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So, I have all these photographs on flickr . I put them there so I know where they are , smiles. I can go to flickr and find a huge portion of my art. I love taking nature scenes, animals, and candid shots. The last thing that I want to take is a posed shot, well, unless it’s my kids or grandkids.. 🙂 ..then posing is okay.
I love taking pictures of ‘parts of people’ , like below, there’s my grandson’s hand holding this “COOL” bracelet. It’s a personal picture, yet it’s ‘safe’ for posting since it doesn’t really have any facial identification in the picture. Another ‘personal’ but safe for posting picture is the shadow – puddle- sneakers picture below. It’s one of my self-portraits during the period of time when I was ‘hiding’ from a bully. At the time and place that I took the picture, the bully wasn’t present at all. I was in one of the safe spaces, far away from the bully. I looked down at my feet, and I saw a puddle of water, so I decided that’s a great place to start for a photograph, perhaps a bit of photojournalism, telling the story of part of my journey through life.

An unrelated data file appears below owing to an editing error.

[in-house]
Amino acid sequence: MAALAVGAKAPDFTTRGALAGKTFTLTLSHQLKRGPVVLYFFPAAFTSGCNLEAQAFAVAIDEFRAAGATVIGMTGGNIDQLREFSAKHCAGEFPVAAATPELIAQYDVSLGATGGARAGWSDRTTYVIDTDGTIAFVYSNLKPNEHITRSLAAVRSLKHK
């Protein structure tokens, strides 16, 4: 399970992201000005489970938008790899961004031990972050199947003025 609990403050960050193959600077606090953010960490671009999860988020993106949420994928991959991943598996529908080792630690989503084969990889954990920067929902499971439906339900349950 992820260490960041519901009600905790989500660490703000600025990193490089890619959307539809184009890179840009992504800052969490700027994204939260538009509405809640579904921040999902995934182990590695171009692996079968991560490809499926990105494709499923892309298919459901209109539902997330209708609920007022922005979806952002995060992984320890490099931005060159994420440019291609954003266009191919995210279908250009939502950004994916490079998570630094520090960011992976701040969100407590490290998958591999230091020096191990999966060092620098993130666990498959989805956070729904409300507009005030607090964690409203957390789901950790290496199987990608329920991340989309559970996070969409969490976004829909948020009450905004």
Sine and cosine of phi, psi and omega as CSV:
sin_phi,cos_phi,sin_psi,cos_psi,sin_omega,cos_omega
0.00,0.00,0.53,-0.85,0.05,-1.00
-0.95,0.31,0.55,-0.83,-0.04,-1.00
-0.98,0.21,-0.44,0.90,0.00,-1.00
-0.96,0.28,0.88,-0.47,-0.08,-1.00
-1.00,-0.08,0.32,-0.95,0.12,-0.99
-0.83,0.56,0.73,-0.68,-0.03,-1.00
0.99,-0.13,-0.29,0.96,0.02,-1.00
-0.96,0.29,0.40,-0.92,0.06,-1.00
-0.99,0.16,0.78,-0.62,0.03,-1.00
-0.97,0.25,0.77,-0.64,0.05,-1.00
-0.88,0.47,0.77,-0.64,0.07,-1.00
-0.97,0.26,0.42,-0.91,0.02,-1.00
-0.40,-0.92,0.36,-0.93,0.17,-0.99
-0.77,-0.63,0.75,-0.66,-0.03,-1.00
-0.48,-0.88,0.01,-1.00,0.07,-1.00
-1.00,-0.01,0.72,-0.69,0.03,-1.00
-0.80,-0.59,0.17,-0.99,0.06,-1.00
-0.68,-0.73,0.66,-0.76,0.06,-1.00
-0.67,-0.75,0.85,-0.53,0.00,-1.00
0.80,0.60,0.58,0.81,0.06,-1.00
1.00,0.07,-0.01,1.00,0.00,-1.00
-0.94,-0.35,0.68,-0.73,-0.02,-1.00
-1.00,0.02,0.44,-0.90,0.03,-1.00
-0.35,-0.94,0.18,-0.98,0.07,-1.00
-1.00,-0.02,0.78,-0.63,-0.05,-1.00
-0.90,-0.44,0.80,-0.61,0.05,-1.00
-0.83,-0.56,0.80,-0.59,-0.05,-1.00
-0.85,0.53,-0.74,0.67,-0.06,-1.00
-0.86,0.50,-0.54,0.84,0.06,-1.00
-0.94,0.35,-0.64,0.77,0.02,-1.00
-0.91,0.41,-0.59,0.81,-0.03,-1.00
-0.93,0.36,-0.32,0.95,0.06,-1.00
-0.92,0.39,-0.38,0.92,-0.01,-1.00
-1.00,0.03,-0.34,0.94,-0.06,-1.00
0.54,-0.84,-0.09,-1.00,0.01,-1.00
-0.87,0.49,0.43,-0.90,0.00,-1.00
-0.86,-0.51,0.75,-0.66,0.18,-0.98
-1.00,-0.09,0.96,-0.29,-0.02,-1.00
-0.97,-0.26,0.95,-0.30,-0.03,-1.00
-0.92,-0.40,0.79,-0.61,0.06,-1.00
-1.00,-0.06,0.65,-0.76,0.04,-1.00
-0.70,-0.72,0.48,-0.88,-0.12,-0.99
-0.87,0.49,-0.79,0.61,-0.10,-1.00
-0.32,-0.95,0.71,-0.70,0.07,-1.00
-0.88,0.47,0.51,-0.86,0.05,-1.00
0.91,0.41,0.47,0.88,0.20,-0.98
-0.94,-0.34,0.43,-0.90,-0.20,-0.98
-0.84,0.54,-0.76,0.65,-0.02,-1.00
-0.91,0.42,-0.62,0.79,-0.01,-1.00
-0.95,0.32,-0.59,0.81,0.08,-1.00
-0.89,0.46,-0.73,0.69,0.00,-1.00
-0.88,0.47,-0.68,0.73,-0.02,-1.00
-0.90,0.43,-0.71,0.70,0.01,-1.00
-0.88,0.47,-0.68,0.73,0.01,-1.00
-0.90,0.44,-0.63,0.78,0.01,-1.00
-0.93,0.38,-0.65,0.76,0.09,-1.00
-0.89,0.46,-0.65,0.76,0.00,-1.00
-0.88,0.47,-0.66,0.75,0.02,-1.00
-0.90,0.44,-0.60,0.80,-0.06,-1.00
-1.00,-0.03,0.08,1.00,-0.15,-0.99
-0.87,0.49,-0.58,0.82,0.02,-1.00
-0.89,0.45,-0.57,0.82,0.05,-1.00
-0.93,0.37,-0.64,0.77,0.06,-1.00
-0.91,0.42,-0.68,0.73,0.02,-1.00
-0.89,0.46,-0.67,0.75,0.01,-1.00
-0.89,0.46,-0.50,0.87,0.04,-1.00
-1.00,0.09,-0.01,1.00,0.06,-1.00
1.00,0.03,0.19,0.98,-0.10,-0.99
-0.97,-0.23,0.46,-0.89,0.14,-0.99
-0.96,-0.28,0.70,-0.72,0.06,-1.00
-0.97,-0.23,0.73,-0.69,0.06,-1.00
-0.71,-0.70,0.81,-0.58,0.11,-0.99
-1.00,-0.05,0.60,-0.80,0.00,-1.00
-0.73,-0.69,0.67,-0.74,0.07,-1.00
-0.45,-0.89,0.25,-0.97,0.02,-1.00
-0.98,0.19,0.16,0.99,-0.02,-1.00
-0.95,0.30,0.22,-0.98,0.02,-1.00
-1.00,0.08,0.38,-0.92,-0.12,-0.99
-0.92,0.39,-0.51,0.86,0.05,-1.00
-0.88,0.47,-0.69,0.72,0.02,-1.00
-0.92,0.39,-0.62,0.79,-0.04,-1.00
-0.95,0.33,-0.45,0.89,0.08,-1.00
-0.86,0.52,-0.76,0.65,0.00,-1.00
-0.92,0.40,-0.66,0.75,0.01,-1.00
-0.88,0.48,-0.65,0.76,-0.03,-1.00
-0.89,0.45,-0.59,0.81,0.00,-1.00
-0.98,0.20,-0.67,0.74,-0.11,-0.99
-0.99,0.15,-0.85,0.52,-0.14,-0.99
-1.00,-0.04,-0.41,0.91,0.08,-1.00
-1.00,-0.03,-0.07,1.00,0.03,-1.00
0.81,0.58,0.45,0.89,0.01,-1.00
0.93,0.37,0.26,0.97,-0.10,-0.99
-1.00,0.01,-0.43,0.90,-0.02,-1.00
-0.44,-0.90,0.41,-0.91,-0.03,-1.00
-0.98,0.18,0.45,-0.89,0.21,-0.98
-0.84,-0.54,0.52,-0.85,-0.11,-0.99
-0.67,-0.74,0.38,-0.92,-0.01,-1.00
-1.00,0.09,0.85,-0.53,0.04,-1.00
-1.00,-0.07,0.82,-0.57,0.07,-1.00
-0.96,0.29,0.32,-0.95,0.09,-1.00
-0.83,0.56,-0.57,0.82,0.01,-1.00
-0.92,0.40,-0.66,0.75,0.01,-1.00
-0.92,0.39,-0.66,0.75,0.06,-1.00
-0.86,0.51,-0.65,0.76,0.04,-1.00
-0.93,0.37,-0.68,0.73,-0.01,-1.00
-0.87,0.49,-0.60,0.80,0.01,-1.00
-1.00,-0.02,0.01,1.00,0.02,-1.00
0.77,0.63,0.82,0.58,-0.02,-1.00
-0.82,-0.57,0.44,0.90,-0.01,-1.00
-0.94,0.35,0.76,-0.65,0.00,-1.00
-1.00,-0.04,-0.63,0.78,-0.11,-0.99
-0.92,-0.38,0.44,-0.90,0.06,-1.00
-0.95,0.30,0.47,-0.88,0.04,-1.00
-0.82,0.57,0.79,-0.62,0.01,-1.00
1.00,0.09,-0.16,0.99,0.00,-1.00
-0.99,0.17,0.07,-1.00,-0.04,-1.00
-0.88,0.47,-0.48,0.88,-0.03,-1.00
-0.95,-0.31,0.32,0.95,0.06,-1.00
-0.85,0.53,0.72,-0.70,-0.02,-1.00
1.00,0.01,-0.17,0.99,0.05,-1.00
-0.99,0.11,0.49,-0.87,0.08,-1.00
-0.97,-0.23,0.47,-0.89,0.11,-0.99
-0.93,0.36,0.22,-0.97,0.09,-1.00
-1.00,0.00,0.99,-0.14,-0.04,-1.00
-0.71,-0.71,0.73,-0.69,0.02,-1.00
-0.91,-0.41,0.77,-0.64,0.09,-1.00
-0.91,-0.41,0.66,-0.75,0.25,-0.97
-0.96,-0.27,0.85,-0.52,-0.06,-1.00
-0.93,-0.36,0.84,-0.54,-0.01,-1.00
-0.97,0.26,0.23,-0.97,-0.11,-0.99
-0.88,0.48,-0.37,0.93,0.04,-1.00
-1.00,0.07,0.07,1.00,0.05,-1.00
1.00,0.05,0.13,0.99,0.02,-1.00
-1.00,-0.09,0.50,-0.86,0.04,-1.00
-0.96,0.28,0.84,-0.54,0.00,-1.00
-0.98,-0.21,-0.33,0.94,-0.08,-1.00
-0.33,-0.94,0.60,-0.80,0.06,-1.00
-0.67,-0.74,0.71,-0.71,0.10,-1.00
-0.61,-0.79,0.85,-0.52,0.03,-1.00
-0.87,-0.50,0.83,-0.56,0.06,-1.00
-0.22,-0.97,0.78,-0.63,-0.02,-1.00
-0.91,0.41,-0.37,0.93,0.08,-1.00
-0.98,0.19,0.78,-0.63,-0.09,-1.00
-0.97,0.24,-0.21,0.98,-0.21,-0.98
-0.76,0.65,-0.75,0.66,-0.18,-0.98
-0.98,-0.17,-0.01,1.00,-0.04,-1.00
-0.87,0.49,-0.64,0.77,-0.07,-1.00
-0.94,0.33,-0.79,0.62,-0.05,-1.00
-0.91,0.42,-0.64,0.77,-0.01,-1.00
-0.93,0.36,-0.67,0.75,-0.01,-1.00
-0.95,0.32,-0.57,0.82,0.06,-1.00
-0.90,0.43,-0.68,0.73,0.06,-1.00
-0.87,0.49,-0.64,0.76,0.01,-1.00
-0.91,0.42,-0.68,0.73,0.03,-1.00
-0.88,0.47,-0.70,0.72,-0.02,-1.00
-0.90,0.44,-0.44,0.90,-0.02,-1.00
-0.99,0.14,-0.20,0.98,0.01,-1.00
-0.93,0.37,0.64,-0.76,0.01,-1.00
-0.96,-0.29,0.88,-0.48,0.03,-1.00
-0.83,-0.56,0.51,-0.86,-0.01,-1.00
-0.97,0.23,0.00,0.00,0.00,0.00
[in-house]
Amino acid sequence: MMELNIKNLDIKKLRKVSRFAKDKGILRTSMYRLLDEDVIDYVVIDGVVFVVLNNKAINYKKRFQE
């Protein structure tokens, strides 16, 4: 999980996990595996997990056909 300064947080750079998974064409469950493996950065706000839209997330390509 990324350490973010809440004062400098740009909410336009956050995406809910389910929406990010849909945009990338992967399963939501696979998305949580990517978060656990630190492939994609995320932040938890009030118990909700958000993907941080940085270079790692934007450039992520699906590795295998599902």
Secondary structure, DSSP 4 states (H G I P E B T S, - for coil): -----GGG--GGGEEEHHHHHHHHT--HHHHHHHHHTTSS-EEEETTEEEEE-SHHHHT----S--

The picture at the bottom where there is a white blob filled with buttons is a picture of one of my paintings. Actually, that’s only part of the painting shown. I sprayed a painted a canvas black to create a do-over painting. Then I placed the last remaining items that came from my father’s apartment, an old lottery ticket, a doorstop, some other items and a pair of his old eyeglasses. Then I sprayed gold paint all around them. Truth is that the huge white blob in the middle of the painting is when I accidentally spilled the paint . And I decided, that instead of cleaning up the picture, I’d just leave the white blob there as part of my photojournalism story. I pressed some of my grandmother’s buttons into the blob of white paint.
Now, to you and to the average observer, that painting might just look like some huge mistakes and blobs of paint, but to me, the painting is a physical reminder of parts of my father’s life and leaving. It is a physical reminder of the day that I left my father’s apartment for the last time. I picked up the painting after it dried; I walked out and closed the door .. . I have closed the door to the apartment but not to the memories.
He was the ‘super-duper’ , one of my favorite fathers . (Yes, I have more than one. I had a step-father that was a really cool guy. And then there’s my favorite Father, Jesus Christ).
Months before he died, he said, “I love you”, and I turned around and told him, “Ditto”.
Now, some might think that response is weird, at the least, very different. But my father and I both knew and understood what that meant. And it meant a whole lot…so much more than that little word. All in a good way, of course. Ditto..